Jack Pearadin and Doug Nelsen found a 1.73-carat diamond after nearly a year of searching the park's field.
The only reason "Tusk" didn't go straight to video as a schlocky B-flick with a built-in cult following is the same reason it exists in the first place: Kevin Smith. The director has been making movies on the cheap for 20 years, since he shot "Clerks" for less than 30 grand and launched a mini-empire of geek-fueled slackerdom. He also wrote "Tusk," off an extended riff that started on his podcast, and made it for a modest $3 million. What emerges doesn't feel like anything the director has done before. It's quite respectable low-budget horror — thanks largely to a creeptastic turn by Michael Parks as a stately shut-in — casseroled with honest laughs and dollops of pathos. If you find a more unsettling movie at a multiplex this fall, mercy on your soul.
Justin Long (you've heard him say "I'm a Mac" ad nauseam) plays a wiseass podcaster named Wallace, who along with his buddy Teddy (Haley Joel "I see dead people" Osment, all grown up) has built quite a following, mostly by jabbering about Internet flotsam. He flies to Manitoba to interview a kid who'd injured himself in a viral video, only to arrive in Winnipeg and find it's a no-go. Scrambling for a backup he hits upon a curious flier that advertises a place to stay in exchange for help around an old man's house — but he calls up to hear the guy talk about his life, which the flier makes sound like pulp-novel outtakes of war and the high seas.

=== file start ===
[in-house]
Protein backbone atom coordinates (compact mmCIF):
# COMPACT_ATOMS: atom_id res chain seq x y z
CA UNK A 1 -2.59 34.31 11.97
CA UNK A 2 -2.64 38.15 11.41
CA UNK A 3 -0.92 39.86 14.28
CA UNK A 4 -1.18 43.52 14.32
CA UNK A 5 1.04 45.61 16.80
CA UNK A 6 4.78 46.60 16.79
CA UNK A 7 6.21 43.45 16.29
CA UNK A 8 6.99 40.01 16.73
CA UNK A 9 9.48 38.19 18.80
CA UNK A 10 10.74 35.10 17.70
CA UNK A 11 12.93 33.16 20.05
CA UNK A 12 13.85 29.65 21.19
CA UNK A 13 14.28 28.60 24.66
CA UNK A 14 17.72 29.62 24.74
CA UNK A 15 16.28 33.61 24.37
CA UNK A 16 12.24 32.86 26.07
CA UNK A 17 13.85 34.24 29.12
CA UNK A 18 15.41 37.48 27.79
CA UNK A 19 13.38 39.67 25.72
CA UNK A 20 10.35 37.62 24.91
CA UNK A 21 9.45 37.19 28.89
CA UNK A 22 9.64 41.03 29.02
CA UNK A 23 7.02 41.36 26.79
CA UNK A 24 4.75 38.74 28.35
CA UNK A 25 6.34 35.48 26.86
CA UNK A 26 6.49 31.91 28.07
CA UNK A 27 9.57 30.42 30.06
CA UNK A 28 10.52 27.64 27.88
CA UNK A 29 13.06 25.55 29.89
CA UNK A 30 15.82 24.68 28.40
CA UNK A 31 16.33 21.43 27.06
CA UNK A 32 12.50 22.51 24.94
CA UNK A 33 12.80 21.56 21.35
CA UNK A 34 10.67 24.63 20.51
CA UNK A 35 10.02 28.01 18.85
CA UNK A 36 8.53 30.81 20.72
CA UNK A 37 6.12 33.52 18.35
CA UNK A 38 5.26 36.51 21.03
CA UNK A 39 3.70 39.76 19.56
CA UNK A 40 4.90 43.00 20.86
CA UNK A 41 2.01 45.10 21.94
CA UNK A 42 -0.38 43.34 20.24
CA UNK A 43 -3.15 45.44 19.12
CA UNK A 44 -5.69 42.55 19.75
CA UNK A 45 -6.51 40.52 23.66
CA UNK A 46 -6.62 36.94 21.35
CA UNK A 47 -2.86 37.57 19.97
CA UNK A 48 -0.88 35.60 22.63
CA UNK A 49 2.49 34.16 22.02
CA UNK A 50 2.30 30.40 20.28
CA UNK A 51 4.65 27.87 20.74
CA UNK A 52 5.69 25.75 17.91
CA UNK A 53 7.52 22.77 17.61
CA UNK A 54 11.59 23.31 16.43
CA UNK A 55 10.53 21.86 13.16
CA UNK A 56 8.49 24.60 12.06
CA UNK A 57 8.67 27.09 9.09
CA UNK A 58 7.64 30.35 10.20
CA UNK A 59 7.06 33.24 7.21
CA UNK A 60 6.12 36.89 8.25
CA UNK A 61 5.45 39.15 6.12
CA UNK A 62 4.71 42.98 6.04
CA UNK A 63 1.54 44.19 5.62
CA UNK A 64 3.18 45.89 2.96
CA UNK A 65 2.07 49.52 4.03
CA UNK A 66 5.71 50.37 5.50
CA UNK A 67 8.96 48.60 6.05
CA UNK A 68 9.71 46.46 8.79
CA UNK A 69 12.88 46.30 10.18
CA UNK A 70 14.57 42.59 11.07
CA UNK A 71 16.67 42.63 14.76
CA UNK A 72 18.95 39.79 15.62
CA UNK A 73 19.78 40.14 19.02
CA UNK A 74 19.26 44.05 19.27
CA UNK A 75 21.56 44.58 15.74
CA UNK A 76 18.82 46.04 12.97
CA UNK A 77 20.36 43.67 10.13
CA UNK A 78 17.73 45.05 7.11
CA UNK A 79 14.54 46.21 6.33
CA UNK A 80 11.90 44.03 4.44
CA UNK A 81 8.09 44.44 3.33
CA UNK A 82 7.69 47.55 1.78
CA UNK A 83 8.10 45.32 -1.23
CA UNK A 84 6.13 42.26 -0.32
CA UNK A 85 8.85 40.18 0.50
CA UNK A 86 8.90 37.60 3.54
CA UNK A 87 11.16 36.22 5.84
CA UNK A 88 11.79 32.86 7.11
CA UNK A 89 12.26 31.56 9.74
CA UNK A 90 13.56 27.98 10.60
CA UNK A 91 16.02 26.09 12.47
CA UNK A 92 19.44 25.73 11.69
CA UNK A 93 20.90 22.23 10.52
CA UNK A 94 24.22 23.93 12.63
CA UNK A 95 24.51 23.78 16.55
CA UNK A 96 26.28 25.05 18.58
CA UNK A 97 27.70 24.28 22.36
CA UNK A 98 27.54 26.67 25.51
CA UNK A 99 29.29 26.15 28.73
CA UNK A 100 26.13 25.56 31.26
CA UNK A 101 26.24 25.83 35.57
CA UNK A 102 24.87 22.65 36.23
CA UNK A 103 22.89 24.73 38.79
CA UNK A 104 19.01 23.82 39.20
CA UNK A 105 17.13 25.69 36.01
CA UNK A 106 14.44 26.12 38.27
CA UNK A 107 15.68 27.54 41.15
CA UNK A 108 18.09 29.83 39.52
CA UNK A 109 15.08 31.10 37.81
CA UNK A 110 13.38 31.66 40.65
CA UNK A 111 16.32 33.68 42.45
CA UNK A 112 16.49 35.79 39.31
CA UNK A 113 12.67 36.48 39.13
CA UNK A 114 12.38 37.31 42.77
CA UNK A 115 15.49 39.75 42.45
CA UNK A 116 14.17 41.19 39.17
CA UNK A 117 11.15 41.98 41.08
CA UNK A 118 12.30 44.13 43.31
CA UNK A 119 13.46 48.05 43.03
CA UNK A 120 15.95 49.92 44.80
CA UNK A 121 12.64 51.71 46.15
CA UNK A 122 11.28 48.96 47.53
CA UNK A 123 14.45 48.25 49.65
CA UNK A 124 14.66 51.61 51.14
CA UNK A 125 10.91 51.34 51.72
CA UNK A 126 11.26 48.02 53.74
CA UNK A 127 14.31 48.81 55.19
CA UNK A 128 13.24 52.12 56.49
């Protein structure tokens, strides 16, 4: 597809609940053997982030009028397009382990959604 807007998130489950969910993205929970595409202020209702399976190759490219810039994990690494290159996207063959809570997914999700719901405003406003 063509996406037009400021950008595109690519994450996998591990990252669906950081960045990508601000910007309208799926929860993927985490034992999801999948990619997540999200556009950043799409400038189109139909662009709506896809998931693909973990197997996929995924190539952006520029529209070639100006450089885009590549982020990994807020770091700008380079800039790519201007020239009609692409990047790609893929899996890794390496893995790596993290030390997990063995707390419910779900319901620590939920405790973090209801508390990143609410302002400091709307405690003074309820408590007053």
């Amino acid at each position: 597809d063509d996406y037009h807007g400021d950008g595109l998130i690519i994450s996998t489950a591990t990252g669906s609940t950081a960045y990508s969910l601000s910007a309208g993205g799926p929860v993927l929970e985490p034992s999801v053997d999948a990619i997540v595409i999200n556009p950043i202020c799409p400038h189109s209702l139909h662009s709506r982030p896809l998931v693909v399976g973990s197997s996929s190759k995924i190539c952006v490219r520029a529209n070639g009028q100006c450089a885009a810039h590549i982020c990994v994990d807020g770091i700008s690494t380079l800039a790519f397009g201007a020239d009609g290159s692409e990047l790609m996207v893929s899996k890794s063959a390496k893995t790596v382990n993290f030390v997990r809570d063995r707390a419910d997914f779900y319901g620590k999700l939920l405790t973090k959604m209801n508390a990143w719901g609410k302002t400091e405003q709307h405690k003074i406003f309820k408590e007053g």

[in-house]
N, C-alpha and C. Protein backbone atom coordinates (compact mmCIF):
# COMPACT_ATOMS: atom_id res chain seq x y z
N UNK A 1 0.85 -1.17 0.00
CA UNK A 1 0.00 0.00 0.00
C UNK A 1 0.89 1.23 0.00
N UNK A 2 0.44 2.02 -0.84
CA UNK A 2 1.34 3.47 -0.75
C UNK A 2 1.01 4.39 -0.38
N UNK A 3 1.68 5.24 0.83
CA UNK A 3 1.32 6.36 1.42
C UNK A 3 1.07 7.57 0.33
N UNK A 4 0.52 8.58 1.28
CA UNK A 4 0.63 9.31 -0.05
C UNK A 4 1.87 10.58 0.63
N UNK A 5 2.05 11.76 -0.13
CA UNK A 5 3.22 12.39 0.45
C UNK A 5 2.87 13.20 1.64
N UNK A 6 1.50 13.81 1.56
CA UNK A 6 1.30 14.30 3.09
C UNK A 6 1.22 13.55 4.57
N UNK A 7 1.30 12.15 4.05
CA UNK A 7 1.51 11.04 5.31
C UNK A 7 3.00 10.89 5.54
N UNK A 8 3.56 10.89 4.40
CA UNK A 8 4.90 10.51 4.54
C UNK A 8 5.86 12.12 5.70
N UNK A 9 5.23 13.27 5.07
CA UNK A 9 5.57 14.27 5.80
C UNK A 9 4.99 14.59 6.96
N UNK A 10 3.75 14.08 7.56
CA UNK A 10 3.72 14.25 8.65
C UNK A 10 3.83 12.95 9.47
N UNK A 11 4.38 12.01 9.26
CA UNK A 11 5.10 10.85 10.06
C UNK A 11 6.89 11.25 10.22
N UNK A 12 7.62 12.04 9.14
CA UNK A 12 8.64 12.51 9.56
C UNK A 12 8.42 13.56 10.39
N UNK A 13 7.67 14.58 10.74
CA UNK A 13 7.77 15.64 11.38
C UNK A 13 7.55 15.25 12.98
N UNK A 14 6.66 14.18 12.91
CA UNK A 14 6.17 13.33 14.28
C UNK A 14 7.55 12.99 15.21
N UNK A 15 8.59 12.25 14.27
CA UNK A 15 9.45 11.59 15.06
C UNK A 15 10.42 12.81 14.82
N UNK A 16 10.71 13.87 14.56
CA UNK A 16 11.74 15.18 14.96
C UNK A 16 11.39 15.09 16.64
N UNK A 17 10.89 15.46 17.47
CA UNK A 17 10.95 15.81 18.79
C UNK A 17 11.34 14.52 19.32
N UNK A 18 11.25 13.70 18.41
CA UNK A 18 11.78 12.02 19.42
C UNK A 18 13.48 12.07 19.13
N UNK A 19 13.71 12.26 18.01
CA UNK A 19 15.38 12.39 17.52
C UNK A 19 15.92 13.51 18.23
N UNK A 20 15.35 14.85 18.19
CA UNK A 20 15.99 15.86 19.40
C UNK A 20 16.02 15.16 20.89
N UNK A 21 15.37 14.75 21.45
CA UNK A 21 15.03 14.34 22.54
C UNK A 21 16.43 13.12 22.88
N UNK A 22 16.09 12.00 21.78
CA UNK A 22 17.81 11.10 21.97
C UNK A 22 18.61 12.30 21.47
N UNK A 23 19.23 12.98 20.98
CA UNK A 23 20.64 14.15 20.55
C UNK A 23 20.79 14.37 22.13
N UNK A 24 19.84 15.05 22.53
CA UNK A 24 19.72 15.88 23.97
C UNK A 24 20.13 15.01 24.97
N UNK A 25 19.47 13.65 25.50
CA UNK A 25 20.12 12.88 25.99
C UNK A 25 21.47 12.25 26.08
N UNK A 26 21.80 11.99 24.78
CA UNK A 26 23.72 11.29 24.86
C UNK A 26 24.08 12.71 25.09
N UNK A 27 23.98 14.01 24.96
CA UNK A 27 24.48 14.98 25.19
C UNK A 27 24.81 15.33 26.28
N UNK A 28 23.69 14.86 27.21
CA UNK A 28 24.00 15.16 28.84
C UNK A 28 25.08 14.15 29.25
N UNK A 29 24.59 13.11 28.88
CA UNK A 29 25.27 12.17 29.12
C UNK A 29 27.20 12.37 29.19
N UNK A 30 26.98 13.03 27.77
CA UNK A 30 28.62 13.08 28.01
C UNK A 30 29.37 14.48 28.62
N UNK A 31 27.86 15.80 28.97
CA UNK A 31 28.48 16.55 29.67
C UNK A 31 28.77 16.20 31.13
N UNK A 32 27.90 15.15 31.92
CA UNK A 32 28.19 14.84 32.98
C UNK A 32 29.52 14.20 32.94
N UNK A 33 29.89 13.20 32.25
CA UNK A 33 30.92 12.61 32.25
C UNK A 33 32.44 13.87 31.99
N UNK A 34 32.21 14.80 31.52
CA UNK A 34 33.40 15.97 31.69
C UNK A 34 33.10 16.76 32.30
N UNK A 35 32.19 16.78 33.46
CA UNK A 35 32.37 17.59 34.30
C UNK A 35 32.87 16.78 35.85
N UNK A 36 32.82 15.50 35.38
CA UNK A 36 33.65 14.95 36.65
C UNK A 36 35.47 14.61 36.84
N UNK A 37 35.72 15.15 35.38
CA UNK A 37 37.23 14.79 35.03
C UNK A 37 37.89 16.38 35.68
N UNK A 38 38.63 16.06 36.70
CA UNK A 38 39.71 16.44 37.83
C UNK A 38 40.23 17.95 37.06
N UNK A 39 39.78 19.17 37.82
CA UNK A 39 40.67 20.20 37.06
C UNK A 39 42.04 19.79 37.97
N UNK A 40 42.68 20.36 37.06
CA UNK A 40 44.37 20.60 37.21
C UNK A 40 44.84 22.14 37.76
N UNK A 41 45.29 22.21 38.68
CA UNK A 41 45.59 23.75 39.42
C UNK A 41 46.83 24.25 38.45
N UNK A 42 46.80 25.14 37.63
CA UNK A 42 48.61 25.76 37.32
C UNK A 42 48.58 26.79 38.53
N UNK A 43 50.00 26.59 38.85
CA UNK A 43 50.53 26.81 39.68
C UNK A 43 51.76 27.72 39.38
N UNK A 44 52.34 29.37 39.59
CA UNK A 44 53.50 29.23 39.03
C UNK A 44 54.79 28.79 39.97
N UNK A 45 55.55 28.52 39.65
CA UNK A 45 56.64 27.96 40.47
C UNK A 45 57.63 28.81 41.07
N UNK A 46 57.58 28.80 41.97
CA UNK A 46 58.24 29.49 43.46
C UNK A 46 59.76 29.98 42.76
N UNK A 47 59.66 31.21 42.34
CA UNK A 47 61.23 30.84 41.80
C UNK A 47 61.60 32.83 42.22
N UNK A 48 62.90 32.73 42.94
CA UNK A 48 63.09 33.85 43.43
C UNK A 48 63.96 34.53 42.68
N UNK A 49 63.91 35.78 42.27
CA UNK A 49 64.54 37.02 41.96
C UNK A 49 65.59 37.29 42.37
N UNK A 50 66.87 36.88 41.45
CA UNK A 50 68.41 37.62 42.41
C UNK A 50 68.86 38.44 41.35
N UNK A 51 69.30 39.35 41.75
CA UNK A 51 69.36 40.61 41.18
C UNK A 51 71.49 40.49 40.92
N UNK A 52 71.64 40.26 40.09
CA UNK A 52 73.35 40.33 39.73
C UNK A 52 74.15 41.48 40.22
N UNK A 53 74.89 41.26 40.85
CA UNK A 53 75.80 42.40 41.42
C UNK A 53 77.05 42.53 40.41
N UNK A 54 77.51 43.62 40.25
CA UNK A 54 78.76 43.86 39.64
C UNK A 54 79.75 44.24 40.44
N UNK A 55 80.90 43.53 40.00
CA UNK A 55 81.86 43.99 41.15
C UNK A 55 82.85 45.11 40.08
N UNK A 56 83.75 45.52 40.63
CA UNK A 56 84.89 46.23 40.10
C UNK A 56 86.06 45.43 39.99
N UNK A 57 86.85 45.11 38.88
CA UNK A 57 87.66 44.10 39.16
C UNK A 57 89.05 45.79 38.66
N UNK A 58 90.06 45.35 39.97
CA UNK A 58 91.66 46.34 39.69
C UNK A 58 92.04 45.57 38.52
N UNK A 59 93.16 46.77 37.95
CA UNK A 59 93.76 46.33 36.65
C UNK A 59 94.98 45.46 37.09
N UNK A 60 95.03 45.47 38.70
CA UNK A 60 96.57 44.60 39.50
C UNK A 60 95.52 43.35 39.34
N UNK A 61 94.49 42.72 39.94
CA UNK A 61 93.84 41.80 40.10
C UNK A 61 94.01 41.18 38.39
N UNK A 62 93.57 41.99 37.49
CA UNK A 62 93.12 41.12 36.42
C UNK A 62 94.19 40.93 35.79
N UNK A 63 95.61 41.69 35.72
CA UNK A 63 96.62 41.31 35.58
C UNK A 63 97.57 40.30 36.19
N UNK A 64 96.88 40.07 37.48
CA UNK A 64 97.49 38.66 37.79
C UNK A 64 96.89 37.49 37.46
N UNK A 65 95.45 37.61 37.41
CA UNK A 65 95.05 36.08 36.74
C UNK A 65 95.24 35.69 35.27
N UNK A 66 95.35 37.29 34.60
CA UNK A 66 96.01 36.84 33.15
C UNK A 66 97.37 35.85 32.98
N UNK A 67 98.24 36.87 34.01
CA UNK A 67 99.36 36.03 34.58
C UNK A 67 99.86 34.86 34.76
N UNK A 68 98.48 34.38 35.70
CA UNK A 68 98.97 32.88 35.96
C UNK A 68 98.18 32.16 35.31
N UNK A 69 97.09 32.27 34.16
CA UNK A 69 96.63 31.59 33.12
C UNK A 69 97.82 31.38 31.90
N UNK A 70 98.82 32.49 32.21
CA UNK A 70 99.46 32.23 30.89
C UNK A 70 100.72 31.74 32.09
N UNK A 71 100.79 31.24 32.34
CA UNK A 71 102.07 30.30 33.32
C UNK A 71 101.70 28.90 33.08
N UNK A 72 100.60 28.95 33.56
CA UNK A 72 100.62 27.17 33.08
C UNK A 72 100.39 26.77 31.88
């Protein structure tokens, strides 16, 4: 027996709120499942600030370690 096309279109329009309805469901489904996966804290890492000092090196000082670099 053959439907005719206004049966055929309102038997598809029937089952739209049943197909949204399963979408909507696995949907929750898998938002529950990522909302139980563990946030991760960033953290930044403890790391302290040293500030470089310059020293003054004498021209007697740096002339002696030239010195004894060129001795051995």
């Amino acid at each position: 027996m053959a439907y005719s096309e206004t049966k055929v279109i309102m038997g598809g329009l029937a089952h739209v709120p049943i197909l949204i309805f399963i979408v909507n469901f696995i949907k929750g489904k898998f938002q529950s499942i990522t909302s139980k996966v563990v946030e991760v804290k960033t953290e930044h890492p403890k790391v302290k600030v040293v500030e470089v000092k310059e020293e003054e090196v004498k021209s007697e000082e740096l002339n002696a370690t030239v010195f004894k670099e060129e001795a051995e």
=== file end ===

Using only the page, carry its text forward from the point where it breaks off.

The old man (Parks) doesn't disappoint, welcoming Wallace into his countryside mansion and regaling him with tales of manly adventurism. We learn during this discourse — through which Wallace, trying to be ingratiating, remains oblivious to a hint of swirling danger — that the aging seafarer has an enduring affinity for a certain elephantine-flippered Arctic sea mammal. Without spoiling things here, after a bit of yadda yadda and some goo goo j'goob, you'll never look at a walrus the same way again.
Smith's characters have always been discursive, talky sorts, and in "Tusk," he gives them range to jabber. Surely this is, in part, tactical: Long conversations obviate scene changes, and when you're making a feature film for peanuts, it's better to give your podcaster a few more lines than to, for instance, blow up a stadium. The director at one point apparently considered Quentin Tarantino for the role of the hermit, and you can see that admiration in the Tarantinoesque pacing of scenes and nested anecdotes within long stretches of dialogue. By the time Johnny Depp arrives, unrecognizable as a Quebecois homicide inspector, a tilted air of dark comedy has settled over what could have remained a fairly straight-ahead horror tale. And once he gets a burger in him, he, too, is content to prattle on.
Its reliance on the perversely funny and on deeper character stories makes "Tusk" curiously sinister. Even Wallace's girlfriend, played by Genesis Rodriguez, a typical throwaway part in a movie of this ilk, carries enough backstory that you give a damn about her, and about her affable rake of a boyfriend. "Tusk" gets away with being so relentlessly weird because it manages to create a functional, believable world that it then distorts, gruesomely and joyfully. Rarely does a movie so succeed in becoming what it wanted, even when the goal is no more ambitious than to realize a laughing-gas nightmare on the Canadian prairie.